(Adds BPER Banca CEO quotes, background)
By Andrea Mandala and Valentina Za
BRESCIA, Italy, Feb 8 (Reuters) - Italy will always oppose stripping government bonds of their risk-free status as a bank asset, unless the euro zone moves to create a new common “safe asset” for lenders to invest in, Economy Minister Roberto Gualtieri said.
A global regulatory debate over the possibility of forcing banks to set aside capital against government bond holdings, removing their current zero risk-weighting has yielded no results.
“There are no reasons in favour of making Europe the only place in the world to give up a liquid and risk-free asset,” Gualtieri told the annual Assiom-Forex conference.
“Until we start creating a true European safe asset ... we will always be against modifying the prudential treatment of government bonds” in banks’ balance-sheets.
Italy’s banks are large holders of the country’s sovereign debt, the world’s third-largest public debt pile. They have historically supported Rome’s funding needs at times of stress, picking up high-yielding bonds that help revenues but hurt their capital buffers when their value drops further.
Speaking at the Assiom-Forex conference, Bank of Italy Governor Ignazio Visco said banks in this respect played an important role as “contrarian investors.”
As Italy’s bond market stabilised after a period of turmoil, Italian banks have shed 40 billion euros ($44 billion) in government bonds since May, Visco said.
In December they held 313 billion euros in domestic government bonds, or 9.8% of their assets, down from a peak of 403 billion euros in 2015.
Core euro zone countries see a reduction of banks’ exposure to their own country’s debt as a condition to progress towards a single banking union in the bloc.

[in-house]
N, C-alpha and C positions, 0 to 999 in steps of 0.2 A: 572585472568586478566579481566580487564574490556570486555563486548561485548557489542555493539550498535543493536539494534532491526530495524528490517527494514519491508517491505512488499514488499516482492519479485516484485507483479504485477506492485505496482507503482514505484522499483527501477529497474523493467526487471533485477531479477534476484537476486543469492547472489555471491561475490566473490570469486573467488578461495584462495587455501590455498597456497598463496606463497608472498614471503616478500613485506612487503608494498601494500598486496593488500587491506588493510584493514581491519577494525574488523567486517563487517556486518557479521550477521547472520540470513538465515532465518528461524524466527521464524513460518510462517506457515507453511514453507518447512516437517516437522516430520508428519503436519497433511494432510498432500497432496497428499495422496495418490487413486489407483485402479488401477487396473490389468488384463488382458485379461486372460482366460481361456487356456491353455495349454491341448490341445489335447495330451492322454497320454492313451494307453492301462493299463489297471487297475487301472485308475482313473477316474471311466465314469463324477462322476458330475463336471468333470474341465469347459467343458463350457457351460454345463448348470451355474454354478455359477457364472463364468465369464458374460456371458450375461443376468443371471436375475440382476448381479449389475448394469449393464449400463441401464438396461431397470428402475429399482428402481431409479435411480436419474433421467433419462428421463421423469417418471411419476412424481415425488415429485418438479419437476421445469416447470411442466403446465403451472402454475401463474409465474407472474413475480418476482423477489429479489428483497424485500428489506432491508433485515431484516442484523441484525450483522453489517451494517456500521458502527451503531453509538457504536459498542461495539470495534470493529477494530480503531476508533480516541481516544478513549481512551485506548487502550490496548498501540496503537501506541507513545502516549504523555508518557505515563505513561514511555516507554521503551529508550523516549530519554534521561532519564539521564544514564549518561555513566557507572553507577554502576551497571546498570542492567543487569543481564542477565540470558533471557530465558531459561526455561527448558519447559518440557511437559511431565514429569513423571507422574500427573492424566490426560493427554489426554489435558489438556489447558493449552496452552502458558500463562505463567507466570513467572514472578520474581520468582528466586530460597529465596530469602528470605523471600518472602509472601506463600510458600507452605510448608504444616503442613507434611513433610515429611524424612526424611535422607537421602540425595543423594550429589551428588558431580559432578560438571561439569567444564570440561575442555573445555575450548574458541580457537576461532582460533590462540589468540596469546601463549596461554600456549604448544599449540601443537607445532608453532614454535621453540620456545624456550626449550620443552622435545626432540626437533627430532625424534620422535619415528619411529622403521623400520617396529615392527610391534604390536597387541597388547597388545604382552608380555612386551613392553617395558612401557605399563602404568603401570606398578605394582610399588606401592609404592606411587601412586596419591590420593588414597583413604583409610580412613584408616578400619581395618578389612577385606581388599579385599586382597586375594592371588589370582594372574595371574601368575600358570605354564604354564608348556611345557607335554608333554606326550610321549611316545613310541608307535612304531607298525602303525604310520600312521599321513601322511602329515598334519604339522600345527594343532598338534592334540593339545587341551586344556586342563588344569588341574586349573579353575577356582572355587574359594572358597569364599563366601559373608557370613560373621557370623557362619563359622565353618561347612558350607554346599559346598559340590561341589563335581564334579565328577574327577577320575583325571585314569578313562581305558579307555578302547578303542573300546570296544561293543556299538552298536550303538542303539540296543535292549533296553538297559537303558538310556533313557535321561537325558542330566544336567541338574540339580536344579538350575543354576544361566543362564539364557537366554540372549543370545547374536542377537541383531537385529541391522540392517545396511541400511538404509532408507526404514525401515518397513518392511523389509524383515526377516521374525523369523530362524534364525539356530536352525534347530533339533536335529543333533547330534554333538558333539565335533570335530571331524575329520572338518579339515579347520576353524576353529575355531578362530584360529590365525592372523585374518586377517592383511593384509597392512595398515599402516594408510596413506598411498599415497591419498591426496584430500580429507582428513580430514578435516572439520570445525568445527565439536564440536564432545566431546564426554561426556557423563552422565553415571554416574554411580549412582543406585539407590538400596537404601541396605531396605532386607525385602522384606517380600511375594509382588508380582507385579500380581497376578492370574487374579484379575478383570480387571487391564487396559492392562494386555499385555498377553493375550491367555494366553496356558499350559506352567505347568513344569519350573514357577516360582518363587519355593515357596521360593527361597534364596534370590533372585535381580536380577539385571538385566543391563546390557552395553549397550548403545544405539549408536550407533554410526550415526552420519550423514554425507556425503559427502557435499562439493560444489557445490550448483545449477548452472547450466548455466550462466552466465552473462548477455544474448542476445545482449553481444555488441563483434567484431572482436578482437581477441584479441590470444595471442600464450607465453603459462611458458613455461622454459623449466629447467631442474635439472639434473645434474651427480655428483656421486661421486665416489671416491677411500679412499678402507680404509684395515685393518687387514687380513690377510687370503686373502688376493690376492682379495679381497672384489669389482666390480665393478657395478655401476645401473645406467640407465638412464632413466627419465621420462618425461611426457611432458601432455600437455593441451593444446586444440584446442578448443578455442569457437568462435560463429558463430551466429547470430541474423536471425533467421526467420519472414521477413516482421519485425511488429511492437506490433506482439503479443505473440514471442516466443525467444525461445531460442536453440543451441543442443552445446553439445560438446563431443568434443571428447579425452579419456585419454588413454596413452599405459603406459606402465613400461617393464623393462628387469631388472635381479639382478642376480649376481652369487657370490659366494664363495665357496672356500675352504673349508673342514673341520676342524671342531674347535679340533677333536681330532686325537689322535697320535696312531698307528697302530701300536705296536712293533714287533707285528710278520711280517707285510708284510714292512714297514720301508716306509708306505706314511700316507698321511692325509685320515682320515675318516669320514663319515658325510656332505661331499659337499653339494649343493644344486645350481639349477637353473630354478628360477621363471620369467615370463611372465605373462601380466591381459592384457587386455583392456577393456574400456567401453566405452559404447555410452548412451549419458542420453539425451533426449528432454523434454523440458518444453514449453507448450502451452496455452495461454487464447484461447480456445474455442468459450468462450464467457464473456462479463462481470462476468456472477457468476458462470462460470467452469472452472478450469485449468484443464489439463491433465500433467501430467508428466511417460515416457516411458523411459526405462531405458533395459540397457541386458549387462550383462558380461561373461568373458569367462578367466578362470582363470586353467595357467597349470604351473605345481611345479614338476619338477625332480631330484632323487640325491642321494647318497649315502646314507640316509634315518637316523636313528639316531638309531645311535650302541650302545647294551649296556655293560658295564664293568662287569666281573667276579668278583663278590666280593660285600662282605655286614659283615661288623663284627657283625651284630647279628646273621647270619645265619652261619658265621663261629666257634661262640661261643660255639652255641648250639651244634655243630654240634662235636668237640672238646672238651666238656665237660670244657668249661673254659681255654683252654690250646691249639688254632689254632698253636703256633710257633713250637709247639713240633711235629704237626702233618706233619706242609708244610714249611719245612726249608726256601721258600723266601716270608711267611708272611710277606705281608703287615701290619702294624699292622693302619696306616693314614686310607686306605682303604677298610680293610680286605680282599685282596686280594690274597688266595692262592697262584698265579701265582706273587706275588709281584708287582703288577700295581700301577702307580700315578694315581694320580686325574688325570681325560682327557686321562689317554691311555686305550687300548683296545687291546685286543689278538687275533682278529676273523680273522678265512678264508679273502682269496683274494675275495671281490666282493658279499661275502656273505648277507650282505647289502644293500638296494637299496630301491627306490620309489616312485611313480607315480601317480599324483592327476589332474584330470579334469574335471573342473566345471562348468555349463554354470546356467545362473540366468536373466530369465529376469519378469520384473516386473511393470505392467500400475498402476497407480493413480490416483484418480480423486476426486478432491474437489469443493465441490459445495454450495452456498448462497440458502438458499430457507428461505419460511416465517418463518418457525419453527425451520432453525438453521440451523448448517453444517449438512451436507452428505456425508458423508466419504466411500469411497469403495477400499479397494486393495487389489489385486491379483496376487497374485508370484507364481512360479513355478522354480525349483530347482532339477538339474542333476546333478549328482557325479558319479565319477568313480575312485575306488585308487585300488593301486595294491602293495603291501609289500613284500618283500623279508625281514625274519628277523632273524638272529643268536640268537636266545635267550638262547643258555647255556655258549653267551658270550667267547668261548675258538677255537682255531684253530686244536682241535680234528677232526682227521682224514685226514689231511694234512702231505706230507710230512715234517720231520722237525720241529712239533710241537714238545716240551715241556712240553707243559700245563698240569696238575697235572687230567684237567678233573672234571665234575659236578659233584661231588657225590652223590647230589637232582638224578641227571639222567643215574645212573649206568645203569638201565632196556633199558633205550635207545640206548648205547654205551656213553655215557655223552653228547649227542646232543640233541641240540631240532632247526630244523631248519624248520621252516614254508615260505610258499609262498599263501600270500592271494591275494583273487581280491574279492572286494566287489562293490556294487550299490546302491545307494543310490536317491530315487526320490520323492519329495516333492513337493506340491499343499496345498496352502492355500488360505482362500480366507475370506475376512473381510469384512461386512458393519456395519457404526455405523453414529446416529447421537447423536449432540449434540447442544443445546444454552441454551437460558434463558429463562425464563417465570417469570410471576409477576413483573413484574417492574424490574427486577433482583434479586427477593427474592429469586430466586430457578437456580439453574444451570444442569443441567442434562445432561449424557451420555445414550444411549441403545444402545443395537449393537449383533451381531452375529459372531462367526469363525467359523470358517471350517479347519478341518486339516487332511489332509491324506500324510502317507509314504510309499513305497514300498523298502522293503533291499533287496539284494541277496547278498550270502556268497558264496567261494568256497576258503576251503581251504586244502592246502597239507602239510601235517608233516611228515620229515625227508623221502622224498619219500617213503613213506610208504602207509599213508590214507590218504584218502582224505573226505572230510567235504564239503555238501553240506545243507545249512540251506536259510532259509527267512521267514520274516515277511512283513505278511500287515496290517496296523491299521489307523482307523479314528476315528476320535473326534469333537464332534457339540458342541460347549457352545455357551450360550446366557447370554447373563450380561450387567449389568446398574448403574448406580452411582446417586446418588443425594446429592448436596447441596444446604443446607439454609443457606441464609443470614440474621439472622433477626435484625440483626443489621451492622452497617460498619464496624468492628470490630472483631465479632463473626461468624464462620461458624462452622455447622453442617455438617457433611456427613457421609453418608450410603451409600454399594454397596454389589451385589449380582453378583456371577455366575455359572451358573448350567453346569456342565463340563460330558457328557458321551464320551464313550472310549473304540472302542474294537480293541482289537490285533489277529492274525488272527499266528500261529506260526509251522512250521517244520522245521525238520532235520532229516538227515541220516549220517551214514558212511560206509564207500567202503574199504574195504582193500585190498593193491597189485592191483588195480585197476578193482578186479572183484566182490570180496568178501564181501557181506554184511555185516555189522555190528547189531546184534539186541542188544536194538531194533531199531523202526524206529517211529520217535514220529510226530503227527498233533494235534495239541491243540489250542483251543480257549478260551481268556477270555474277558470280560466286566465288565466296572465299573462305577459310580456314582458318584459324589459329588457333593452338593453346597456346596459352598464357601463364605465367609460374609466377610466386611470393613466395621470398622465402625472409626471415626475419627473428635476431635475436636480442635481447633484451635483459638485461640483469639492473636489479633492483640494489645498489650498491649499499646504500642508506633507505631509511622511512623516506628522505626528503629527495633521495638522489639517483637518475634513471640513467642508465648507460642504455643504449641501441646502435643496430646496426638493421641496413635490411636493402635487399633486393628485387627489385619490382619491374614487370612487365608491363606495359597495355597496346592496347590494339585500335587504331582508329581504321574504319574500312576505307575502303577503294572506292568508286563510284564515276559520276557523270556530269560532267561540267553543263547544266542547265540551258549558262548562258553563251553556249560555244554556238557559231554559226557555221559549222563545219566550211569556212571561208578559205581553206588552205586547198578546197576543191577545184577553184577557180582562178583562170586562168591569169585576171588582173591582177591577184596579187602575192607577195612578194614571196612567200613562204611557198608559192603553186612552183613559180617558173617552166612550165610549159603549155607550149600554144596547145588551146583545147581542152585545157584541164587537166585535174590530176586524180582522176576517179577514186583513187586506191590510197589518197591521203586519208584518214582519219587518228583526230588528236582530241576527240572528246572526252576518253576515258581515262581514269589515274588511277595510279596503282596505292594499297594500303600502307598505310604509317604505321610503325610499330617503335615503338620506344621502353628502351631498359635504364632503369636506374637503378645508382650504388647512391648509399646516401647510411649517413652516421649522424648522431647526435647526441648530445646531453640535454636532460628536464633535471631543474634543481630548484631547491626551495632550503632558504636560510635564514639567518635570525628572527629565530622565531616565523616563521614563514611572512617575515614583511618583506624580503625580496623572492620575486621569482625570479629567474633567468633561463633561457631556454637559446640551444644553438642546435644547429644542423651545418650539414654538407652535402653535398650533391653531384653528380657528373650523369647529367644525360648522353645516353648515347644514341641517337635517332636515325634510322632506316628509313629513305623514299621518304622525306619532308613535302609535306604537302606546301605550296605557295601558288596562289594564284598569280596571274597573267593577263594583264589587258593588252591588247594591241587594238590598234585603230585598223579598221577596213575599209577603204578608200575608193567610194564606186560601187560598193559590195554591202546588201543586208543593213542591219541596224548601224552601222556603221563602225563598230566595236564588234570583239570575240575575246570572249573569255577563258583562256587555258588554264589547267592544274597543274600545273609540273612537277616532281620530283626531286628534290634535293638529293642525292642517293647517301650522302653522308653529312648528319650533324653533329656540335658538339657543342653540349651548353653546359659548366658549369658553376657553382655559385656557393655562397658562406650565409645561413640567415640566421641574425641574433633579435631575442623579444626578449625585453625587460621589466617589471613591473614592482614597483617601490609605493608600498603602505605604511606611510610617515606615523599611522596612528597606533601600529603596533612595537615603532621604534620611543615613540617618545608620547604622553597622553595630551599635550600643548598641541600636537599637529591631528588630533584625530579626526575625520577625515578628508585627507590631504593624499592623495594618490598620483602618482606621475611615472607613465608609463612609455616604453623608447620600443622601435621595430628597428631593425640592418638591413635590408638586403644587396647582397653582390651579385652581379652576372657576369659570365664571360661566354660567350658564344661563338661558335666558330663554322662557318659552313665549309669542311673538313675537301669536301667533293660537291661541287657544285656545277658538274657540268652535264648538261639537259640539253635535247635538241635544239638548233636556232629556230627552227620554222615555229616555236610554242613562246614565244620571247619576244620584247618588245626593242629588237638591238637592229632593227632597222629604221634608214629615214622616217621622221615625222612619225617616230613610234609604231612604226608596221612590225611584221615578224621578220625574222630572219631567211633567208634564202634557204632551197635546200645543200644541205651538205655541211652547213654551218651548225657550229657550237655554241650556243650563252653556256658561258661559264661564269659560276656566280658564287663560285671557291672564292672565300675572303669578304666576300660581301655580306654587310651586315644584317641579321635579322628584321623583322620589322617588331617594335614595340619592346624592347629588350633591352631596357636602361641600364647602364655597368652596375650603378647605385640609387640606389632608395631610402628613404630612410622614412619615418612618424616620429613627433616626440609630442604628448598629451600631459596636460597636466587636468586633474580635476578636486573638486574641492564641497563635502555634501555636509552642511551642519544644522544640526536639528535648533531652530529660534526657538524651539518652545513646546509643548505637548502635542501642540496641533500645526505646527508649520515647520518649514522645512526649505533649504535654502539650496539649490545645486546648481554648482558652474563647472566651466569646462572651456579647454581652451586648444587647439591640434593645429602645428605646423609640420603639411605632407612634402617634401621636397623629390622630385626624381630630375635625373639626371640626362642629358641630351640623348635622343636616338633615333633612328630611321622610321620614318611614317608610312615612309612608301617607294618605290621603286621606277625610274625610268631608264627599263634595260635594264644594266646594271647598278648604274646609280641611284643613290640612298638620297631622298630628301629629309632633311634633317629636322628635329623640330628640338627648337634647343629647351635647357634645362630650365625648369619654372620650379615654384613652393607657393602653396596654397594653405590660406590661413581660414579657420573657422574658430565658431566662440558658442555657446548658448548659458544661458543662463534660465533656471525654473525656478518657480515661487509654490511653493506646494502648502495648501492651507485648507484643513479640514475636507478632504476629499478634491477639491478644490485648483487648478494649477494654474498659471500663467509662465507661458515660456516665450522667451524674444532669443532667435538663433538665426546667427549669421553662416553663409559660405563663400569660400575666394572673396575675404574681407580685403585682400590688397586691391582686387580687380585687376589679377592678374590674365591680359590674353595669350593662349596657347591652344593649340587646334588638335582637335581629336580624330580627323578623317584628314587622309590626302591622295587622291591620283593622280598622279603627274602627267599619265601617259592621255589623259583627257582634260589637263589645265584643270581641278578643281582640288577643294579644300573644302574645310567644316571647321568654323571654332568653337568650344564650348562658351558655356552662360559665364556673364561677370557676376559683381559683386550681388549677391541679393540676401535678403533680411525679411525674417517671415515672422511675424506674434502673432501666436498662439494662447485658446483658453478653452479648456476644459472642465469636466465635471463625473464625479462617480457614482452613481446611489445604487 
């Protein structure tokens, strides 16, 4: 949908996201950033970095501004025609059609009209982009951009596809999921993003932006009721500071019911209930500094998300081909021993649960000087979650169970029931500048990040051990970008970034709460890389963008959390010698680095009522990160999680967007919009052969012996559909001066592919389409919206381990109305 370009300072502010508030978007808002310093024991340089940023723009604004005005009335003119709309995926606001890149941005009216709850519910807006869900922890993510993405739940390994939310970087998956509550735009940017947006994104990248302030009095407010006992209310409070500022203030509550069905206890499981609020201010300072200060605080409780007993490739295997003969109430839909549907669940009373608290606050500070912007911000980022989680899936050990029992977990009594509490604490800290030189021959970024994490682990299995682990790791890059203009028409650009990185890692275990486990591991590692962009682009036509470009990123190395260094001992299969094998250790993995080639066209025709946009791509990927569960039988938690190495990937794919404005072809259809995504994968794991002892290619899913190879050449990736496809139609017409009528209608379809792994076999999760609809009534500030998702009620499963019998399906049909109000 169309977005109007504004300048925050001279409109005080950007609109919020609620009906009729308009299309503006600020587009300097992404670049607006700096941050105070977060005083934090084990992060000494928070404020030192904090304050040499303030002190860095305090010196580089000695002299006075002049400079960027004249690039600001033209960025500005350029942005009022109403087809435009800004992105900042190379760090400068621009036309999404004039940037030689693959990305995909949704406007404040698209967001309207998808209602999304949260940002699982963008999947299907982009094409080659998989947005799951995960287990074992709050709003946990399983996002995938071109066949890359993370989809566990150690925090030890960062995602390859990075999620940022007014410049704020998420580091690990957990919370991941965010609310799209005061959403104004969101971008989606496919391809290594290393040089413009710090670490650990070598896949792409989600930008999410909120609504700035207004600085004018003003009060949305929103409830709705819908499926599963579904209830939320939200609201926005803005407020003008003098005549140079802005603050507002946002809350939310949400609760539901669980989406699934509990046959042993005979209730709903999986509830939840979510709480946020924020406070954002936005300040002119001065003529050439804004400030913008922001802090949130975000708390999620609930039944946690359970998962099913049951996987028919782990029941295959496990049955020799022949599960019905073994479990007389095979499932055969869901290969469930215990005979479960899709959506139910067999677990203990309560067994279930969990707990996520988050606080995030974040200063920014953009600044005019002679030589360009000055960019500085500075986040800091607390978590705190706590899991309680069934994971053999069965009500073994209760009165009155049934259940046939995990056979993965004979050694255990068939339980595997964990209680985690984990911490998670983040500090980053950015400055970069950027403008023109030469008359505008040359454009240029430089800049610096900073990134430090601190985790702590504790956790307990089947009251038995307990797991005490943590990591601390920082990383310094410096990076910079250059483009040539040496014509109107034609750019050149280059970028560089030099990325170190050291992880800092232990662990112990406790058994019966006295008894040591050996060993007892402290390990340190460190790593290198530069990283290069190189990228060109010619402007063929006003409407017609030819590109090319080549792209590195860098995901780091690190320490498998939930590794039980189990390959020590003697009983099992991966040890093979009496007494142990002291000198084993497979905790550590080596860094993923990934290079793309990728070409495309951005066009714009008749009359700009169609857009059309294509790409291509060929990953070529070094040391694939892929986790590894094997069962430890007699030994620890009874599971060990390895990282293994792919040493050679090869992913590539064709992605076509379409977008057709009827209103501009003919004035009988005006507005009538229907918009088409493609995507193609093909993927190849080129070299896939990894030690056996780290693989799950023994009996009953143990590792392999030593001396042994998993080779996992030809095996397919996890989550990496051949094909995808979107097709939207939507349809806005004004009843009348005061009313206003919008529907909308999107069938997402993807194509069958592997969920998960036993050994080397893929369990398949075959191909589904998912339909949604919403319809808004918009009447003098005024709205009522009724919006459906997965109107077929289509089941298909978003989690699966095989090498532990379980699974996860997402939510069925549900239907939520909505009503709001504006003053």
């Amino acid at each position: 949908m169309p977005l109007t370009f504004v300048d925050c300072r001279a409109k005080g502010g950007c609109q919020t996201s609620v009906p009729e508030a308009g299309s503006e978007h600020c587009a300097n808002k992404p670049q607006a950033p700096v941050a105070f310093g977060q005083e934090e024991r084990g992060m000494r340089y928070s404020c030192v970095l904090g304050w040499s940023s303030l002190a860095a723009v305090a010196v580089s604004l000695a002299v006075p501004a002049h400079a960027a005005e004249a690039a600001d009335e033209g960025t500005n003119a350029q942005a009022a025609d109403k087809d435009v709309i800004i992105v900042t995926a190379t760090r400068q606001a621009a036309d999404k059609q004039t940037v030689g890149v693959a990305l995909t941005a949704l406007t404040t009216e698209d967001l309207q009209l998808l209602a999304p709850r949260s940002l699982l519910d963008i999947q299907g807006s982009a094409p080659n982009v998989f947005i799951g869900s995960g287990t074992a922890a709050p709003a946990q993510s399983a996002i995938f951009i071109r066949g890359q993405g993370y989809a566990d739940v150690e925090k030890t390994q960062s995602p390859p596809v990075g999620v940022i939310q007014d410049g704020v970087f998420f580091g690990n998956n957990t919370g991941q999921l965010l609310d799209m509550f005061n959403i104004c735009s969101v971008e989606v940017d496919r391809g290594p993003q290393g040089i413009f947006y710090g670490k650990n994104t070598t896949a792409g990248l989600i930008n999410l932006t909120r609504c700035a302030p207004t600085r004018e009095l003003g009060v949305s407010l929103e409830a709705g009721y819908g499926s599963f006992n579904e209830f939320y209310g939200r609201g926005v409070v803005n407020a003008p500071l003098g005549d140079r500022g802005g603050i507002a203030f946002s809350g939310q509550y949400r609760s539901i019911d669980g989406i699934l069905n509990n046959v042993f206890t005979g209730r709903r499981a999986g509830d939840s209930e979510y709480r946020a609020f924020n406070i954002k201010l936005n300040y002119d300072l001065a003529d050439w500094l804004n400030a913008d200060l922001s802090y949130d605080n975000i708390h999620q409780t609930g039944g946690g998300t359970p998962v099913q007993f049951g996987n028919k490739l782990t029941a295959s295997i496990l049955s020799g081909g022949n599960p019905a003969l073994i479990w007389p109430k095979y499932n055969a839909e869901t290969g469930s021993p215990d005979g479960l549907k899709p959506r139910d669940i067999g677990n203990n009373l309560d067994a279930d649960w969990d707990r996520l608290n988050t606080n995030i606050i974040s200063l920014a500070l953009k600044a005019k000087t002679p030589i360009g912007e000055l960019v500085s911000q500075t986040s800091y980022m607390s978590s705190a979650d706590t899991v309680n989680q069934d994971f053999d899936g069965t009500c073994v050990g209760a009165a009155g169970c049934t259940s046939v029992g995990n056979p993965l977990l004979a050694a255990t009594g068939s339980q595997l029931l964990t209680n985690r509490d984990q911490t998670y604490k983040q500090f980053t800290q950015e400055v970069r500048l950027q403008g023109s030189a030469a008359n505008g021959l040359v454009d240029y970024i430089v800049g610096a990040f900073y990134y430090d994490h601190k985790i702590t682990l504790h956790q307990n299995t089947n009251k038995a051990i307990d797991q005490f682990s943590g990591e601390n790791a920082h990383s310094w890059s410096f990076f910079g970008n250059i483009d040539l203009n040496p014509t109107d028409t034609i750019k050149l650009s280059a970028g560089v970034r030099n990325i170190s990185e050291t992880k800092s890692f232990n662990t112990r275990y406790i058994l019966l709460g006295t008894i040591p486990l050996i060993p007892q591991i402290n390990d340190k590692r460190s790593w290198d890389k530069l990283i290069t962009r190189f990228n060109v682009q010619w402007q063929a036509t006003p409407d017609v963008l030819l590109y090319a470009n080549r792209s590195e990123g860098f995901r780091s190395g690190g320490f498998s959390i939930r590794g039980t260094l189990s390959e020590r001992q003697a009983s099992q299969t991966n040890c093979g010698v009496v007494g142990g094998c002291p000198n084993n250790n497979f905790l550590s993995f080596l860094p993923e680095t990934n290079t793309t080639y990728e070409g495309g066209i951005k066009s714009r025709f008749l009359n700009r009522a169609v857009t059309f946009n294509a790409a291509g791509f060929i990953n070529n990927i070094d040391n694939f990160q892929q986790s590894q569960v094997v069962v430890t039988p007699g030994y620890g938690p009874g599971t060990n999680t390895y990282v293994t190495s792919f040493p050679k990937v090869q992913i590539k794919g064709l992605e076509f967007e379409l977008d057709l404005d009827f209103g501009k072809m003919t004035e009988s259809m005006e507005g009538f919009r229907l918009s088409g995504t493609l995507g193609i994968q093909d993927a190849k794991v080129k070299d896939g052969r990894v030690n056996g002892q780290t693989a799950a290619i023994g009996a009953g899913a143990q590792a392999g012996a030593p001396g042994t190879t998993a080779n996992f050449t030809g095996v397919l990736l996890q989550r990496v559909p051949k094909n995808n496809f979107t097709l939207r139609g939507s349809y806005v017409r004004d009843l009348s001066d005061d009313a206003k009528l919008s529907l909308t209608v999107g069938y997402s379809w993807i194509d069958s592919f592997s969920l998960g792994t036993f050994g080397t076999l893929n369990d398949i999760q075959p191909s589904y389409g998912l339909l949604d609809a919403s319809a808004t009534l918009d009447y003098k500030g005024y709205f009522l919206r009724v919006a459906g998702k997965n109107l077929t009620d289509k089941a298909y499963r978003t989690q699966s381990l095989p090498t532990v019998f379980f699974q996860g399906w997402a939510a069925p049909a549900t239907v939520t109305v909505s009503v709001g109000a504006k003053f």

Germany’s finance minister in November proposed that EU law should ensure banks have a financial incentive not to accumulate too much debt of a single state.
Gualtieri has said in the past that Italy could be open to considering introducing such “concentration limits”.
The idea of concentration limits is also gaining traction among Italian bankers, and top lenders have already taken steps to limit their exposure to Rome’s debt.
Speaking on the sidelines of Saturday’s conference, Alessandro Vandelli, CEO of Italy’s sixth-largest bank BPER Banca, said that he was against limits being imposed from above but that diversification made sense.
He said domestic government bonds accounted for only a third of BPER’s financial asset portfolio.
“It’s a self-imposed limit we’ve set for our financial portfolio.”
Last week Mediobanca boss Alberto Nagel and Banco BPM head Giuseppe Castagna told a Reuters BreakingViews event that thresholds could be considered when government bonds held by a bank greatly exceeded its capital. ($1 = 0.9138 euros) (Additional reporting by Gianluca Semeraro in Milan; Editing by Francesca Landini and Hugh Lawson)